Blues & Avalanche swing late night blockbuster
Trades are even happening while some are sleeping. NHLHS St. Louis Blues correspondent Jeff Quirin takes a look at the last trade in a busy day of deals.
While you were sleeping, the St. Louis Blues and Colorado Avalanche we’re busy burning the midnight oil.
The two clubs found a way to trump Brian Burke and Peter Chiarelli’s moves. The Blues sent franchise cornerstone rebuilding block defenseman Erik Johnson, forward Jay McClement and a conditional 1st round draft pick to the Avs for budding power forward Chris Stewart, offensive defenseman Kevin Shattenkirk and a conditional 2nd round draft pick.
Surprised? You have every right to be. Most of the NHL community was. However, signs pointing to changes beyond moving UFA rentals have been posted for a while.
When Doug Armstrong took over for Larry Pleau as General Manager last summer, everyone knew changes in philosophy were coming. Army was brought in to be the unbiased auditor. To see who plays their way in or out of the Blues future in order to get the franchise to the next level. Those that “should be” doing more and weren’t would be on the chopping block. A franchise hitting the end of a long, painstakingly frustraing 5-year rebuild was about to miss the playoffs for the fourth time in five seasons. The season that was supposed to be the turning point.
Instead injuries debilitated the efforts to produce a winning campaign. Countless man games lost to concussions and freak accidents to key players stressed those healthy to a breaking point. Under such pressure, “those who can” would rise to the top and “those who can’t” would bottom out. A harsh testing method not only for those would be rentals, but for the core prospects that are not kids anymore as well. Team President John Davidson has said before that not all the prospects can be held on to. That the Blues drafted the best players available and would let them develop. At some point they would blossom or wilt.
Is wilting too strong of a description for Johnson’s development? For some it can be. Then again, as the top selection any draft, the player is expected to surpass his positional peers and hit benchmarks faster. Even taking a season lost to a serious knee injury in to account, expectations have not been met. Before the golf cart accident in the summer of 2008, EJ was like a powerful NFL running back. A just right balance of speed, agility, strength and skill all wrapped up in a lean package. Following the injury he has bulked up to resemble a full back. A slight loss in speed, mobility and a reduction in the use (and confidence in) skill.
The future is far from all doom and gloom for the top pick in the 2006 draft and US Olympian. What Erik needs is time. Just with Chis Pronger before him, to learn how to play with a big body in a lightning fast game is difficult. There is a tremendous learning curve. Sadly, the Blues don’t have time to wait. Hard decisions have to be made. While strength on the blueline is important, so too has become finishing ability from all forward positions. An area the Blues lack greatly. Armstrong knows you have to give to get.
Chris Stewart, a 23 year old Toronto native, comes to the Blues as a well known commodity. The 18th overall selection in the 2006 draft has killed the Blues over the last two seasons. Amassing 8 goals and 15 points in 9 career games. He is the enticing rare blend of size, speed and skill. Able to beat defensemen by going around them, blowing through them or shooting it past them. Think along the lines of Jarome Iginla or Brendan Shannahan. A power forward in every sense of the word. Including the willingness to drop the gloves and throwdown. He doesn’t have the experience or maturity yet to lay legitimate claim to the two a fore mentioned legends, but all the tools are there. Assistant Coach Scott Mellanby will play a key role in helping Chris get there if he ever does.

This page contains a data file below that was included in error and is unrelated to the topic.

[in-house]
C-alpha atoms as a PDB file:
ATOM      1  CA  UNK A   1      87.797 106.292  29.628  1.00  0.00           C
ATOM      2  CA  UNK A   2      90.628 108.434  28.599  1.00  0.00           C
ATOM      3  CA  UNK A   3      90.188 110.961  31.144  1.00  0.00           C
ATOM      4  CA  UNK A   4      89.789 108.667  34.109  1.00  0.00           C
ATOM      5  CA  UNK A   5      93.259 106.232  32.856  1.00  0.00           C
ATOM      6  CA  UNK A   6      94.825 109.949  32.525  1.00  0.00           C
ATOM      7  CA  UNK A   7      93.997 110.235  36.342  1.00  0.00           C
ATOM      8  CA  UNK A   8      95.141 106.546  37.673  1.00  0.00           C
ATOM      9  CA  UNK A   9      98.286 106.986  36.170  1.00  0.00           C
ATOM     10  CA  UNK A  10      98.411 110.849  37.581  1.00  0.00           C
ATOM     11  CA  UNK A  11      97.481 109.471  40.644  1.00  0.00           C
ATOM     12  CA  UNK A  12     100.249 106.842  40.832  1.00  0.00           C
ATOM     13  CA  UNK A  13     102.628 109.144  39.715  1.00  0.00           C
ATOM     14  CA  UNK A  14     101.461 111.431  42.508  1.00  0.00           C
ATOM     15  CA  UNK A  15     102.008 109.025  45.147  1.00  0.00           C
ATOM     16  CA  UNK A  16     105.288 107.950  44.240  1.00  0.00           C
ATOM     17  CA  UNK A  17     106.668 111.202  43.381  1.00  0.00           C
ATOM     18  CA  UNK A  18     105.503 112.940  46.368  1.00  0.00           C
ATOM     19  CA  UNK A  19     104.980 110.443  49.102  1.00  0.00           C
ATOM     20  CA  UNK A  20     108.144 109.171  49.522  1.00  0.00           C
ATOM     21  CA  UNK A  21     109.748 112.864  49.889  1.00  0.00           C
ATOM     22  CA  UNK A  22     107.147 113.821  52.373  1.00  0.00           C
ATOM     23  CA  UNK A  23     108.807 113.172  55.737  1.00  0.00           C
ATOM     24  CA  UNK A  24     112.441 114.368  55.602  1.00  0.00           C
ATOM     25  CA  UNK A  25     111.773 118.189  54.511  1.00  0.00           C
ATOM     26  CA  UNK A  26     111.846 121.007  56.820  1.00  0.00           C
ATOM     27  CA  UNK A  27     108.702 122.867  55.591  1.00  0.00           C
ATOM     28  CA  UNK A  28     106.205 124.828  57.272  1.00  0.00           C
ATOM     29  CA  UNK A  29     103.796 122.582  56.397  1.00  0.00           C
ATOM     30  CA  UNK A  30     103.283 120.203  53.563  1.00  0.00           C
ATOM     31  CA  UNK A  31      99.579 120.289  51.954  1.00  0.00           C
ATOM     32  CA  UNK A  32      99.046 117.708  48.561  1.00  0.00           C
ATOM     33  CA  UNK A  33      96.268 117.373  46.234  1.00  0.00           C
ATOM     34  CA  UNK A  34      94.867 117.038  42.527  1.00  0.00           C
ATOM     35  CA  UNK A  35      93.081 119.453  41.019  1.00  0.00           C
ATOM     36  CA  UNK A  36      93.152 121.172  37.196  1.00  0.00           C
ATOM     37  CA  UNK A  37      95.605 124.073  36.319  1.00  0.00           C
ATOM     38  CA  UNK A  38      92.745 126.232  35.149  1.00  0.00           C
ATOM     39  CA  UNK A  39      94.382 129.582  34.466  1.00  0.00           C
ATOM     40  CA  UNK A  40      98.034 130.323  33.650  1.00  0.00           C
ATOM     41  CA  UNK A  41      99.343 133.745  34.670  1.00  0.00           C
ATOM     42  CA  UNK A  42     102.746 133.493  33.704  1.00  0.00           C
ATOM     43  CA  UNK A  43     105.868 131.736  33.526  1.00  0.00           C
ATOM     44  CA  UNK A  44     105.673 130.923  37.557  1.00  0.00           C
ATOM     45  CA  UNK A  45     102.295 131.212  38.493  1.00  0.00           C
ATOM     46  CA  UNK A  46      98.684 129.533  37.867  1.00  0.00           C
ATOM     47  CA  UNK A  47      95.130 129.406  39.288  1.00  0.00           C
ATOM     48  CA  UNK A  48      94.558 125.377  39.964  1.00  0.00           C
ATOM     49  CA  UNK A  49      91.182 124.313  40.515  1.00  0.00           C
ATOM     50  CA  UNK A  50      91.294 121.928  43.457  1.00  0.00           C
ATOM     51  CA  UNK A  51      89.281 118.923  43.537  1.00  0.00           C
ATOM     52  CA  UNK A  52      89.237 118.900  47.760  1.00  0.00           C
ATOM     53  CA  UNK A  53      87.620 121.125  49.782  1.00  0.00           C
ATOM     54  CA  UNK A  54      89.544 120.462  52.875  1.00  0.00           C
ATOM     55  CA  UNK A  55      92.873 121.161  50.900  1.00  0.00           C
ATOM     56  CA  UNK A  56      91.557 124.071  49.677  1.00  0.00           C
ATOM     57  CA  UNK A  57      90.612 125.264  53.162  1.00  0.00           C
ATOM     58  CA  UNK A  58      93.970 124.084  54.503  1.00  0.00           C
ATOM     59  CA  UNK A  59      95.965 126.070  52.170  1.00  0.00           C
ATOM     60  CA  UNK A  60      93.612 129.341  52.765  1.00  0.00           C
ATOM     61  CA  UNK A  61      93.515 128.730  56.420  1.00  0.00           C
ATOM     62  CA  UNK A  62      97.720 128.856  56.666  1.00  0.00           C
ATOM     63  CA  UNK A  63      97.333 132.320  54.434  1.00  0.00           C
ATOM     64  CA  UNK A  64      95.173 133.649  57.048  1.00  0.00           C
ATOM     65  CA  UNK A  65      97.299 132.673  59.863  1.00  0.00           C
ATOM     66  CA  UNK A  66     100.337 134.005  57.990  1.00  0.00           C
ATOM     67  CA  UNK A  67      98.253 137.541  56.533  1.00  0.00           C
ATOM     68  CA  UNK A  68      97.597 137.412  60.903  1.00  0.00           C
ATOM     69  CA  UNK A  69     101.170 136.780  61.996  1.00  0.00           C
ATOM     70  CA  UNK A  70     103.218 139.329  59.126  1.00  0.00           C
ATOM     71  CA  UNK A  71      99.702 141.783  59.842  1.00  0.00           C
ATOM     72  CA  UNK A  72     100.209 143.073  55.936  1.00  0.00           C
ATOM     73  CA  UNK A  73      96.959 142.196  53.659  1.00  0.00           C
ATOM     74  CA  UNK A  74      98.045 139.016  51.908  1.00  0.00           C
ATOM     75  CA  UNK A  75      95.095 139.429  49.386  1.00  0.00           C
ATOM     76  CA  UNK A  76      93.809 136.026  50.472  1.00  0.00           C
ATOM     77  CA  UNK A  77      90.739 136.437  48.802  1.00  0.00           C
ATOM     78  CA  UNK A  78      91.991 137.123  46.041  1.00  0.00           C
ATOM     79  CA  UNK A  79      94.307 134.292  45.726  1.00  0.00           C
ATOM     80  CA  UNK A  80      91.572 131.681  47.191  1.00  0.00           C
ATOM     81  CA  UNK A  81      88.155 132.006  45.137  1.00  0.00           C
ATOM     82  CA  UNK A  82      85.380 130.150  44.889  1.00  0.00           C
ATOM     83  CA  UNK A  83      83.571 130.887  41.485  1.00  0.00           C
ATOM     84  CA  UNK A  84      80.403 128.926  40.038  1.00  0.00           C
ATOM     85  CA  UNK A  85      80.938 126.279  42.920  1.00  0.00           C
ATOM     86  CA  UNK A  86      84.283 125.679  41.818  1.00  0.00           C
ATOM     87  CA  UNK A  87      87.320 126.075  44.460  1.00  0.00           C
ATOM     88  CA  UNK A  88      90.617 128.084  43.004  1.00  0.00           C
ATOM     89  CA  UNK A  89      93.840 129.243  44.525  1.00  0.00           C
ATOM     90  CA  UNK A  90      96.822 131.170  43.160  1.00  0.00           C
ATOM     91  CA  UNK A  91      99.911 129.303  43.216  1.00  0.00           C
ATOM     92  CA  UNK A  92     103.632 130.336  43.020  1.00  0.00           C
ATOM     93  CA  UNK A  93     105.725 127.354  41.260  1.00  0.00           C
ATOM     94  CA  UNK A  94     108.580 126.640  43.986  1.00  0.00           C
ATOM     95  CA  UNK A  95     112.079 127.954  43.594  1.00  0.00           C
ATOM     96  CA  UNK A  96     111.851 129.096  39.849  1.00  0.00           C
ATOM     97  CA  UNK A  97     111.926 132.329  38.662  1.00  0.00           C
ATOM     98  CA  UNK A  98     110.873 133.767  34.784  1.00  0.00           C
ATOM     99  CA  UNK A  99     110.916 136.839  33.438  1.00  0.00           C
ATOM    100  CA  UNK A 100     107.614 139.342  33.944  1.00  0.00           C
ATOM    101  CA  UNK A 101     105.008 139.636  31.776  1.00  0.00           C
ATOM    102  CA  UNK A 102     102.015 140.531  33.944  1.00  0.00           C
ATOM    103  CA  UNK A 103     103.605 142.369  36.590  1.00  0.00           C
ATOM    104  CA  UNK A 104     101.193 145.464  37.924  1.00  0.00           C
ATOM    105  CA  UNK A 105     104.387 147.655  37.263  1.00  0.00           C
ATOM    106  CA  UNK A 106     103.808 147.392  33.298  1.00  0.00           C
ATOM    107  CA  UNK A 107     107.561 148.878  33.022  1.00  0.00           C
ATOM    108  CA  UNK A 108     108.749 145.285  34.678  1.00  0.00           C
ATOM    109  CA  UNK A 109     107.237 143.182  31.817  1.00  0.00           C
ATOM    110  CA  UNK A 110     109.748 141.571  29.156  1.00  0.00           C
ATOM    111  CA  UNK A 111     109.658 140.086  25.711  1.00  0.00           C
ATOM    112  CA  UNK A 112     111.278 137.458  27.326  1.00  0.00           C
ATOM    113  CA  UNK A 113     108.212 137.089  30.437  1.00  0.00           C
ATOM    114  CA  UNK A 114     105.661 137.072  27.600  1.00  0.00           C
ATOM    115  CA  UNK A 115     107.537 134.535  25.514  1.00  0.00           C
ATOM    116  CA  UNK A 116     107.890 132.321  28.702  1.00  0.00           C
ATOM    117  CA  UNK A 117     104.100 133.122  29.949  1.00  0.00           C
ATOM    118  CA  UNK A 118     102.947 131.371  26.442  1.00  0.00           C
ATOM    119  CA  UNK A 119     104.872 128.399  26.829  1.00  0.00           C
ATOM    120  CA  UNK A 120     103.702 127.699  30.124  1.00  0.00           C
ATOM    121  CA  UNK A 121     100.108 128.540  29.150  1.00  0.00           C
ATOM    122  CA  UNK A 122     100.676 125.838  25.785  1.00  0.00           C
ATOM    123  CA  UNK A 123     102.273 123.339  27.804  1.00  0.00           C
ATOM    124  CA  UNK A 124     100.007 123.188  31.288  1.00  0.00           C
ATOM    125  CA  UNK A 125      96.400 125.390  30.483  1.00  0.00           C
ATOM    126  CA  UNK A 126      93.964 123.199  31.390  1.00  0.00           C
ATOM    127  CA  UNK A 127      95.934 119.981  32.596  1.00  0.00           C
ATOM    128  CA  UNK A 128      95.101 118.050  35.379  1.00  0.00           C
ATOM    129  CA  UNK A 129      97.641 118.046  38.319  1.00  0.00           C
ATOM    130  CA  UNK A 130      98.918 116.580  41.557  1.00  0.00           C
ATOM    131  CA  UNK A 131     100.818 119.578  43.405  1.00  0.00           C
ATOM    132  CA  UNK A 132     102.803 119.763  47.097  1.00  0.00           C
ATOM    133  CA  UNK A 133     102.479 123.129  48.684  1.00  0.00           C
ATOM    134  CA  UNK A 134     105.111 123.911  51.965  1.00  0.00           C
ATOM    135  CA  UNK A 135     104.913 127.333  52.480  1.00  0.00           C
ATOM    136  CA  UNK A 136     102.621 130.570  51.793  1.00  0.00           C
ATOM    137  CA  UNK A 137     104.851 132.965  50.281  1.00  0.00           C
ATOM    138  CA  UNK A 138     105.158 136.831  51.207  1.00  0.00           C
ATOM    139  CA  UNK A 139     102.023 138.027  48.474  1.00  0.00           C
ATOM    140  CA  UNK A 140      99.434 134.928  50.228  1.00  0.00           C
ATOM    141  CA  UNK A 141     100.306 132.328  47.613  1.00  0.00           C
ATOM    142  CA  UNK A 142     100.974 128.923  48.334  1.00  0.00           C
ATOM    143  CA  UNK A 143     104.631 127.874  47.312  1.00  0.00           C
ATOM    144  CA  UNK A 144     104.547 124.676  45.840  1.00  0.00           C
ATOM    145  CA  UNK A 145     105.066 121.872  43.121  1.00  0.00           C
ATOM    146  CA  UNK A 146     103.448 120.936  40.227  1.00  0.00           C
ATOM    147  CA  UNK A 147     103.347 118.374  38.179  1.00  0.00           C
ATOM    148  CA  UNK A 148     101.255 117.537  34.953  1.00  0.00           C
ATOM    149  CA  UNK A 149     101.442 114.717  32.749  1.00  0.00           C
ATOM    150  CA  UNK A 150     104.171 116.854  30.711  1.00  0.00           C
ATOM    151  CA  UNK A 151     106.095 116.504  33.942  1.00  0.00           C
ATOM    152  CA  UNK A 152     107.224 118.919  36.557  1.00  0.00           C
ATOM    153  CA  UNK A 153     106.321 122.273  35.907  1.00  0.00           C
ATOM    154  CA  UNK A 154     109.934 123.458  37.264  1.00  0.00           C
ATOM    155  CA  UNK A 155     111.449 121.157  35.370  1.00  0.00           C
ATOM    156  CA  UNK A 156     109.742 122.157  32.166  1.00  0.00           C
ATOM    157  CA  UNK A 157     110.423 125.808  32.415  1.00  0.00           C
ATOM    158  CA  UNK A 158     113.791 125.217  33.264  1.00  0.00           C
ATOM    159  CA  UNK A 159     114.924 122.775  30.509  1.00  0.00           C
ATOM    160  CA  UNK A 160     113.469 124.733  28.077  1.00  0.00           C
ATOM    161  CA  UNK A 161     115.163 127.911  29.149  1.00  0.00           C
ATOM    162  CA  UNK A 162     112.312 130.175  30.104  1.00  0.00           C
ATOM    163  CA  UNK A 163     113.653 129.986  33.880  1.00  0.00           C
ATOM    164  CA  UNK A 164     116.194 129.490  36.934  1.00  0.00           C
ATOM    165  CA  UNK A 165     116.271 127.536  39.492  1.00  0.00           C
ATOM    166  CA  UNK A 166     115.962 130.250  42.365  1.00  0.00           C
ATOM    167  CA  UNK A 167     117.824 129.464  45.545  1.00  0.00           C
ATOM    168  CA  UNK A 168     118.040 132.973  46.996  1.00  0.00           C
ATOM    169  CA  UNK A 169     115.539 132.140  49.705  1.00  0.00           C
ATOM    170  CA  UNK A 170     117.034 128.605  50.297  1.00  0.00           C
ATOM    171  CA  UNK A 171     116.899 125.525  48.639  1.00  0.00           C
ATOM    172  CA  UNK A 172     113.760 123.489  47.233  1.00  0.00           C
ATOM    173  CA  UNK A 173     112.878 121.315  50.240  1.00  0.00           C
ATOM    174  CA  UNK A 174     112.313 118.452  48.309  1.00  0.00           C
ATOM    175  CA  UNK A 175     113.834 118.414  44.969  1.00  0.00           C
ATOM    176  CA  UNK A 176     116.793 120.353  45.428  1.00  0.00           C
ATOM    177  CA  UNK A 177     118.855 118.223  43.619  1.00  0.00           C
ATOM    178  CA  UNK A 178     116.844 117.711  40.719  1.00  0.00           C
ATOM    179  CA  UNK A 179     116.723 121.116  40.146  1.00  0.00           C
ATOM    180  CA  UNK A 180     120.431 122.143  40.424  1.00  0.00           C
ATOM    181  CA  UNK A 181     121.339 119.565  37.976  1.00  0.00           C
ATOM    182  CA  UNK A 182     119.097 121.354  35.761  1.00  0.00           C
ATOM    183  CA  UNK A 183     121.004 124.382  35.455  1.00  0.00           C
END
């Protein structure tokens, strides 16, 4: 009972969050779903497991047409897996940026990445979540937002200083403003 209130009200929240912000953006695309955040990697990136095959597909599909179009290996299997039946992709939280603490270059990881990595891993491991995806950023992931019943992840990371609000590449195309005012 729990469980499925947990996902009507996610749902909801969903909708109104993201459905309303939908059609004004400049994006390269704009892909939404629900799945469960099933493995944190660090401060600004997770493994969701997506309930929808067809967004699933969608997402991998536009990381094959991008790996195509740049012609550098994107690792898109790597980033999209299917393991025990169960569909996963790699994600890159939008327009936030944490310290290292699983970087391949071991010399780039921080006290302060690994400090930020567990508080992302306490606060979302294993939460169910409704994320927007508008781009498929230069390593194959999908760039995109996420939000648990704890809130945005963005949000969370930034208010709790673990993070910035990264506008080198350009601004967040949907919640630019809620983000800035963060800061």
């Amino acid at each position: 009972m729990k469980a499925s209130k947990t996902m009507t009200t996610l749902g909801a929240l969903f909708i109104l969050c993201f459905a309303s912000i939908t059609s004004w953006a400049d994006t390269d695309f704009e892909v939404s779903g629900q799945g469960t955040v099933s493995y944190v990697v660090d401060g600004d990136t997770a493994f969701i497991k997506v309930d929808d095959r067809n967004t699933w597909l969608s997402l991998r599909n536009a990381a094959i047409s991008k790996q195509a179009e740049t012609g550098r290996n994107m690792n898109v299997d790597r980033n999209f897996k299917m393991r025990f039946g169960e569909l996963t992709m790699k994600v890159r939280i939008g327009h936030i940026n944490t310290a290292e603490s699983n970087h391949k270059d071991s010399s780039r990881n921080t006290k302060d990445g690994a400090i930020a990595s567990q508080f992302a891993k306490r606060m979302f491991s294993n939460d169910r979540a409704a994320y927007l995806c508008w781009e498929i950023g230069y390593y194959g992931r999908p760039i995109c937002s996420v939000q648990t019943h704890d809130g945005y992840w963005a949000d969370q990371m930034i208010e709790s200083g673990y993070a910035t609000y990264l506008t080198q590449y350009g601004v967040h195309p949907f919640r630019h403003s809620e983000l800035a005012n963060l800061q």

Kevin Shattenkirk is a player the Blues should be familiar with as well. The 14th overall pick in the 2007 draft was taken one pick after Lars Eller and five before Ian Cole. Two of the three Blues first round picks that summer. He was likely on their radar when picking up some important rebuilding pieces. The 22 year old Boston University product is have an excellent rookie season. Earning himself an appearance at the 2011 NHL All-Star game as part of the “rookie team”. Through 46 games Shattekirk has 8 goals and 26 points. Of which 2 goals and 8 assists have come on the man advantage. That’s 1 goal and 4 more assists on the power play than Johnson. Numbers may not always tell the story, but in this case they do. Where Johnson has struggled to develop in to a power play threat, Shattenkirk is making teams pay. Assistant Coach Brad Shaw will likely help Kevin develop and improve his defensive game as he did with another offensive defenseman, Alex Pietrangelo.
The conditions for the draft picks are pretty straight forward. The Blues 2011 1st round pick will go to Colorado if they finish above of the bottom 10 in the final NHL standings. If the Blues finish in the bottom 10, the picks roll over to the 2012 draft. If the rollover occurs, the picks being swapped remain the Blues 1st round and the Avs 2nd round.
Don’t expect the Blues to be done. The days leading up to February 28th will likely be packed with a few more transactions. Once Jaroslav Halak returns form injury Ty Conklin will go back on the block. With the log jam on right wing, Brad Boyes, Matt D’Agsotini or BJ Crombeen could be moved (my money is on Boyes). Potential rentals Brad Winchester and Cam Janssen could be heading to new towns as well.
Keep you head up and avoid a blindside trade. They’re coming.